Ter­ror­ism in France


Priest bru­tally mur­dered in church, hostages used as hu­man shields

FRANCE — The Is­lamic State group crossed a new thresh­old Tues­day in its war against the West: Two of its fol­low­ers at­tacked a church in Nor­mandy, slit­ting the throat of an el­derly priest cel­e­brat­ing mass and us­ing hostages as hu­man shields be­fore be­ing shot by po­lice.

It was the ex­trem­ist group’s first at­tack against a church in the West, and ful­fils long-stand­ing threats against “cru­saders” in what the mil­i­tants paint as a cen­turies-old bat­tle for power.

One of the at­tack­ers, who grew up in the town, had tried twice to leave for Syria; the sec­ond was not iden­ti­fied.

“To at­tack a church, to kill a priest, is to pro­fane the republic,” French Pres­i­dent François Hol­lande told the na­tion af­ter speak­ing with Pope Fran­cis, who con­demned the killing in the strong­est terms.

Rev. Jac­ques Hamel was cel­e­brat­ing mass for three nuns and two parish­ioners on a quiet sum­mer morn­ing in Saint-Étienne-duRou­vray when the at­tack­ers burst in and forced the 85-year-old priest to his knees be­fore slic­ing his throat, ac­cord­ing to author­i­ties and a nun who es­caped.

She de­scribed see­ing the at­tack­ers film them­selves and give a ser­mon in Ara­bic around the al­tar be­fore she fled.

Paris pros­e­cu­tor François Molins said the other hostages were used as hu­man shields to block po­lice from en­ter­ing. One el­derly parish­ioner was wounded.

The two at­tack­ers were killed by po­lice as they rushed from the build­ing shout­ing “Al­lahu ak­bar,” Molins said.

One had three knives and a fake ex­plo­sives belt. The other car­ried a kitchen timer wrapped in alu­minum foil and had fake ex­plo­sives in his back­pack.

One of the as­sailants was iden­ti­fied as Adel Ker­miche, a 19-year-old who tried to travel to Syria twice last year us­ing fam­ily mem­bers’ iden­tity doc­u­ments, but was ar­rested out­side France and handed pre­lim­i­nary ter­ror­ism charges. Ker­miche had an elec­tronic sur­veil­lance bracelet af­ter a judge over­ruled pros­e­cu­tors and agreed to free him, Molins said.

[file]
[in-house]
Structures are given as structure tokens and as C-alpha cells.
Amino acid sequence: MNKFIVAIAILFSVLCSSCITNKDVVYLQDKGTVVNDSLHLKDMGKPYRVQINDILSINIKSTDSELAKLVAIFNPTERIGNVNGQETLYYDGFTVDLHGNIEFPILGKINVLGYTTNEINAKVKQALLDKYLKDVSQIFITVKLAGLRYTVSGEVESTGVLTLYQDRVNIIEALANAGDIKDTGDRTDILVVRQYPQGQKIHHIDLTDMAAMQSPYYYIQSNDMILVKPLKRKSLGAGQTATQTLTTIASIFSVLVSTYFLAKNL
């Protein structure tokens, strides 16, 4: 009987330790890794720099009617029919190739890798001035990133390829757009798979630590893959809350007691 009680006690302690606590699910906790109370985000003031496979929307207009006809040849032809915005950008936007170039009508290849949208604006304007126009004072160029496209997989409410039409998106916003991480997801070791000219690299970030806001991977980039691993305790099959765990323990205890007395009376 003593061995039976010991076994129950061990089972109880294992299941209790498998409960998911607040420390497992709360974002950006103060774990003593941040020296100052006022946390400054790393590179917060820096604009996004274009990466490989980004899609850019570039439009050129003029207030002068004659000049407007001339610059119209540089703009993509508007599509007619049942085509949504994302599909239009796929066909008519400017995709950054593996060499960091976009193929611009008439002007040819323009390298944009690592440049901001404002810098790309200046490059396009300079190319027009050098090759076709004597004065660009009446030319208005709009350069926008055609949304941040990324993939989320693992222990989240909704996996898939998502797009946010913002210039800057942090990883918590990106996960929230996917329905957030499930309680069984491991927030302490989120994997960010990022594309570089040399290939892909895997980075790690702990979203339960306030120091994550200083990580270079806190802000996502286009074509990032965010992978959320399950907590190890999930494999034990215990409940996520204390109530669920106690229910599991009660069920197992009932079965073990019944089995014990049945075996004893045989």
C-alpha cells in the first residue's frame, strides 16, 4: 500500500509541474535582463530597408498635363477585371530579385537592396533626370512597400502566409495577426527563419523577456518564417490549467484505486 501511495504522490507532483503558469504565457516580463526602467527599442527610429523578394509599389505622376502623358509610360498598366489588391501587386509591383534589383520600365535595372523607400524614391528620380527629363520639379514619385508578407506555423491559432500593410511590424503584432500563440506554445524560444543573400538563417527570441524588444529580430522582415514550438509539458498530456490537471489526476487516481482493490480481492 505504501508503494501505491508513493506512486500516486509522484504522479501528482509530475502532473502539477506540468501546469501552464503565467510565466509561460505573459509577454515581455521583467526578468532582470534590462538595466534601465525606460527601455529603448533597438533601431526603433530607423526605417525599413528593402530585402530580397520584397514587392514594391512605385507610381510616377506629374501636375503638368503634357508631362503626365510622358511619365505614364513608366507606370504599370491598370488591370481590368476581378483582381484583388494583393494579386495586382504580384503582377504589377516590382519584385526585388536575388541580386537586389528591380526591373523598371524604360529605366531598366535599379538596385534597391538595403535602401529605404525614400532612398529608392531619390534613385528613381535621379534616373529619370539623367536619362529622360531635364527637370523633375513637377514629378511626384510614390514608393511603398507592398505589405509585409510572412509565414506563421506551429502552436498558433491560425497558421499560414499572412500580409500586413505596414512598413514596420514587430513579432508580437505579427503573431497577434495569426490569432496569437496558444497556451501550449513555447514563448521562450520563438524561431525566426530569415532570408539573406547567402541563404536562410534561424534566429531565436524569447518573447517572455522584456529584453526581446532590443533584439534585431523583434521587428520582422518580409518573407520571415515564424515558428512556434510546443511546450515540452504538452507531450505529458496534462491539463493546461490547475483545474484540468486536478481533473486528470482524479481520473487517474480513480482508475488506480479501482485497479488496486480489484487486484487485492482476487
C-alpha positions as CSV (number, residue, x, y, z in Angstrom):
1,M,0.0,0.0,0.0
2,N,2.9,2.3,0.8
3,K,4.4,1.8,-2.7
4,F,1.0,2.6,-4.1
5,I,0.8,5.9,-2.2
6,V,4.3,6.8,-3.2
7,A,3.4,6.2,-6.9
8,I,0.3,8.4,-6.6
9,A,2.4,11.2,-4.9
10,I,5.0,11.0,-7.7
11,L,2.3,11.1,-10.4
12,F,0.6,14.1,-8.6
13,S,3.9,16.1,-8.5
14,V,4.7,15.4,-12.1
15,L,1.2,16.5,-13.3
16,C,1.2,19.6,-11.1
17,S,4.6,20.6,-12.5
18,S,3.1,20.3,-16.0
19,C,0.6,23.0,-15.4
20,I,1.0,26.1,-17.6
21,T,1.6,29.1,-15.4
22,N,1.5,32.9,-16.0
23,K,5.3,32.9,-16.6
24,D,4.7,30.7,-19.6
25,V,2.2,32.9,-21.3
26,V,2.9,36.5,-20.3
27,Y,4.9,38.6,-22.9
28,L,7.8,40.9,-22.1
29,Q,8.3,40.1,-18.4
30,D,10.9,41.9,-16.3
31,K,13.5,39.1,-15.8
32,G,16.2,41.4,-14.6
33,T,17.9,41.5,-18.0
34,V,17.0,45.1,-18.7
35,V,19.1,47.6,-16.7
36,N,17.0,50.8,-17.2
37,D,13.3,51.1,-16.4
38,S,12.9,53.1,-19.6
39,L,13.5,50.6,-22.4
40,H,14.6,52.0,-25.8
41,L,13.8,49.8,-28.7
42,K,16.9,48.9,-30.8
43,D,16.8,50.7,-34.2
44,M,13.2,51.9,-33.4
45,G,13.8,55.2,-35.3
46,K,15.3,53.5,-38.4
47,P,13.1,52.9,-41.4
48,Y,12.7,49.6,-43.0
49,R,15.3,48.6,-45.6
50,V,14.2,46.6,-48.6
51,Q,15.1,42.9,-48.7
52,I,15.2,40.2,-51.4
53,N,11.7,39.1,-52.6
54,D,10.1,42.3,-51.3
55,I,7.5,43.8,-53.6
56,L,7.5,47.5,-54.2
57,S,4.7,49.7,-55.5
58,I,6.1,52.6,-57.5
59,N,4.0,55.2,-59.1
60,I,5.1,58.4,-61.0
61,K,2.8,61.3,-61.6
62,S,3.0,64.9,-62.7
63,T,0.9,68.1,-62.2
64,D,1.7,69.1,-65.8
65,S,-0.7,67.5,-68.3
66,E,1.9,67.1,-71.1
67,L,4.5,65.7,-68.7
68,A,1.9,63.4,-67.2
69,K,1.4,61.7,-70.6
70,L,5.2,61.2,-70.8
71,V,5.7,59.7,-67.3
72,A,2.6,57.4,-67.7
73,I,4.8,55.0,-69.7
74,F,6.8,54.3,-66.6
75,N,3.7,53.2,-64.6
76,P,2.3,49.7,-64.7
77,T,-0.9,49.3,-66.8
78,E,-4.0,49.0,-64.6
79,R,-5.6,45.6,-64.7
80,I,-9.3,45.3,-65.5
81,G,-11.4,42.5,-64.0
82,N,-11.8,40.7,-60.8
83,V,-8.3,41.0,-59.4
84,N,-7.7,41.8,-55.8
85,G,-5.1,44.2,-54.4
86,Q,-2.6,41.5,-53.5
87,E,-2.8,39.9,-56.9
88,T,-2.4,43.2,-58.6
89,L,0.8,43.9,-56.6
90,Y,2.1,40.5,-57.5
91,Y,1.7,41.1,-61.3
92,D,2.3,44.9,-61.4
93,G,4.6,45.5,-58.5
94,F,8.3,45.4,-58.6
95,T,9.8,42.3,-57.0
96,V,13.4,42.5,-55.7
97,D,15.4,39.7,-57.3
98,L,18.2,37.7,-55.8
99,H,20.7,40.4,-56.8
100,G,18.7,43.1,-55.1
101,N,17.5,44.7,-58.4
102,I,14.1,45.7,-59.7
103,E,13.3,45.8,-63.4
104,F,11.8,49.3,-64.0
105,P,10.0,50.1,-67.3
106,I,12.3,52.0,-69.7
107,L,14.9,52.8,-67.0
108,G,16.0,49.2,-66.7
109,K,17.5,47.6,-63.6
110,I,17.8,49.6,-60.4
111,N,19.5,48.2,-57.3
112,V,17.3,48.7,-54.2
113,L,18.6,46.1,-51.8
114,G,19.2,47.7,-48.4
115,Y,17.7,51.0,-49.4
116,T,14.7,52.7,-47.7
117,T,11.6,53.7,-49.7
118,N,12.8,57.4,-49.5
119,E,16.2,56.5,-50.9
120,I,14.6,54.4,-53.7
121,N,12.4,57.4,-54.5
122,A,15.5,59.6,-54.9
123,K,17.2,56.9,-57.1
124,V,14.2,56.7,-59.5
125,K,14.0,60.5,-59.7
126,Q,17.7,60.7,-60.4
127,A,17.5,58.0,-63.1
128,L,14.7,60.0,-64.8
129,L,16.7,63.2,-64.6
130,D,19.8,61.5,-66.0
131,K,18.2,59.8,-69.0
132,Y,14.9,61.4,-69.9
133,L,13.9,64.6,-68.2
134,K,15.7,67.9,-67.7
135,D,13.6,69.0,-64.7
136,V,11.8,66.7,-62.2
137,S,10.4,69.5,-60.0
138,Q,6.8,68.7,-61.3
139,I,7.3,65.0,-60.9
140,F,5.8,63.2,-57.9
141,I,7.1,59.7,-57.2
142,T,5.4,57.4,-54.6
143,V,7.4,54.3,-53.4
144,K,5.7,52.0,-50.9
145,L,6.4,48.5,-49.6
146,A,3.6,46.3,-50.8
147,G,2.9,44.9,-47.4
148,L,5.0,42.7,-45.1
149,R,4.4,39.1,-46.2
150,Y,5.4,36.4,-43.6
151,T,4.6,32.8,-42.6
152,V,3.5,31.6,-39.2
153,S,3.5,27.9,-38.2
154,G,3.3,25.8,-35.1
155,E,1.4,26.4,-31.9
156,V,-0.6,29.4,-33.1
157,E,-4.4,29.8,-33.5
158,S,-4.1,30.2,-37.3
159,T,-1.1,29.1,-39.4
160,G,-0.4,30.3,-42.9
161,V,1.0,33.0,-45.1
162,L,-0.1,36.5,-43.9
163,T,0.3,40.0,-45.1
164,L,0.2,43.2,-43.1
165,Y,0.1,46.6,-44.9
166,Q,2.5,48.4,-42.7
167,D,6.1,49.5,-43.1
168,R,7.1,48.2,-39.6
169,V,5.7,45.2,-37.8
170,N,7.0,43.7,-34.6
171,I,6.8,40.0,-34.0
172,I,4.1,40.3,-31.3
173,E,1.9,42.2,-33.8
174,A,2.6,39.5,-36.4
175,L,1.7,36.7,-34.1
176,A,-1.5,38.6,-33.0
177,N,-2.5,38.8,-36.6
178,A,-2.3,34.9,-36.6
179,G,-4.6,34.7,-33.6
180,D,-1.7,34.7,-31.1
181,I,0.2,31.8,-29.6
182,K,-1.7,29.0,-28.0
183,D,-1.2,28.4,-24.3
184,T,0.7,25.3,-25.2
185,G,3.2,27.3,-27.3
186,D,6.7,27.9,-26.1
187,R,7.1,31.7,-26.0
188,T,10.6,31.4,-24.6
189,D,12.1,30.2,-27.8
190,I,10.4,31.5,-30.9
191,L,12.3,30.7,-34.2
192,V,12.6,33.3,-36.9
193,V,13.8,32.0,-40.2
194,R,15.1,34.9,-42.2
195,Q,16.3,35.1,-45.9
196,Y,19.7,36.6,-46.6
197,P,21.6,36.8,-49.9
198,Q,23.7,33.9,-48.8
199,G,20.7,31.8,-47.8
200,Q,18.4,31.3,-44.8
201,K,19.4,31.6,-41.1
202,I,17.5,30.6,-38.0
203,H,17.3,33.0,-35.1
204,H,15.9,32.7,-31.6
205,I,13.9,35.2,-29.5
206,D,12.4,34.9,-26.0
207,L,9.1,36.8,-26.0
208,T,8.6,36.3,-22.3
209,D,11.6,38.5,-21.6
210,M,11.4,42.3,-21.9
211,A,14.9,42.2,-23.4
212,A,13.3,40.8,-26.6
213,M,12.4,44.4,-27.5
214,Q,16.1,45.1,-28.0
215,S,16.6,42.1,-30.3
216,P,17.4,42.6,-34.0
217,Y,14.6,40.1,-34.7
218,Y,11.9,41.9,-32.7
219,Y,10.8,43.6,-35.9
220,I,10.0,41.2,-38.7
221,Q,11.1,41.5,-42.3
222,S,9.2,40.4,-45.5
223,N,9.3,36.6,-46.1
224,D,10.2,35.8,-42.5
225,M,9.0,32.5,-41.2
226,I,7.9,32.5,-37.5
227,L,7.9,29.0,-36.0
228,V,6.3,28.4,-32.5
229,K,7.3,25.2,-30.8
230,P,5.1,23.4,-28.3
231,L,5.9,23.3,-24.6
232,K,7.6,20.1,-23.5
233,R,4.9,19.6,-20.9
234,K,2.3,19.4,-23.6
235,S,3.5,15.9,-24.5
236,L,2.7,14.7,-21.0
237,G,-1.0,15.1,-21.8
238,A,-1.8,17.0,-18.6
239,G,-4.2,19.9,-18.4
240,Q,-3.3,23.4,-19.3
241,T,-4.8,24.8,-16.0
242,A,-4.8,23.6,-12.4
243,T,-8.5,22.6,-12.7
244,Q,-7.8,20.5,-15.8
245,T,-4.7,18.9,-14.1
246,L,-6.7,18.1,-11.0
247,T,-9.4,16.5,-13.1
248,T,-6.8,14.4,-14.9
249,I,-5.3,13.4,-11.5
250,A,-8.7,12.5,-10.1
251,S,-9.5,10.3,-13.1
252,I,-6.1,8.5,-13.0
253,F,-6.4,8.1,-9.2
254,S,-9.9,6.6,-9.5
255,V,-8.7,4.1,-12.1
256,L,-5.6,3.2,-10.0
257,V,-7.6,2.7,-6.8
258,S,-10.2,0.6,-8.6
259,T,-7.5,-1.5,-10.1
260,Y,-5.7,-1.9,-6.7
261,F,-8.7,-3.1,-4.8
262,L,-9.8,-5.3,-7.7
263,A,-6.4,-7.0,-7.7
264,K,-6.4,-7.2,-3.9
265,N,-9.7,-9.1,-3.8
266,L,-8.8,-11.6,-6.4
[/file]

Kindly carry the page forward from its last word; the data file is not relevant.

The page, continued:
A state­ment pub­lished by the ISaf­fil­i­ated Amaq news agency said Tues­day’s at­tack was car­ried out by “two sol­diers of the Is­lamic State” who acted in re­sponse to calls to tar­get na­tions in the U.S.-led coali­tion fight­ing the ex­trem­ist group in Iraq and Syria.

Haras Rafiq, manag­ing di­rec­tor of the Quil­liam Foun­da­tion, de­scribed the at­tack as a turn­ing point. “What these two peo­ple to­day have done is ... shifted the tac­ti­cal at­tack to the at­tack on Rome ... an at­tack on Chris­tian­ity,” he said.

He warned that it could “rad­i­cal­ize peo­ple from both sides of the com­mu­ni­ties. Mus­lim and non-Mus­lim.”

As Europe be­comes painfully in­ured to a sum­mer of re­peated blood­shed, the ex­trem­ists are look­ing for greater ways to shock, Rafiq said. “This is go­ing into a house of God. This is at­tack­ing and killing a priest.”

“We’ve been talking about the dan­ger of the global ji­hadist in­sur­gency. This is what it looks like,” he said.

The in­creas­ing speed with which IS has claimed re­spon­si­bil­ity and the grow­ing num­ber of at­tacks this sum­mer have left Europe alarmed and fear­ful.

Tar­get­ing a church in the ru­ral Nor­mandy heart­land res­onated with France’s lead­er­ship and Chris­tians across Europe.

While France is of­fi­cially sec­u­lar and church at­ten­dance is low, the coun­try has deep Catholic roots.

Is­lamic State ex­trem­ists have urged fol­low­ers to at­tack French churches and the group is be­lieved to have planned at least one ear­lier church at­tack that was foiled when the as­sailant shot him­self in the leg.

The slain priest had been at the church for the past decade and “was al­ways ready to help,” said Rouen dio­cese of­fi­cial Philippe Ma­heut.

“His de­sire was to spread a mes­sage for which he con­se­crated his life,” Ma­heut said. “And he cer­tainly didn’t think that con­se­crat­ing his life would mean for him to die while cel­e­brat­ing mass, which is a mes­sage of love.”

A nun who es­caped said the priest was forced to the ground be­fore his throat was slit. “They forced him to his knees. He wanted to de­fend him­self.”


Po­lice of­fi­cers stand guard at Saint-Eti­enne-du-Rouvray’s city hall on Tues­day, af­ter an at­tack that left a priest dead.

Jac­ques Hamel: Priest was killed at mass.

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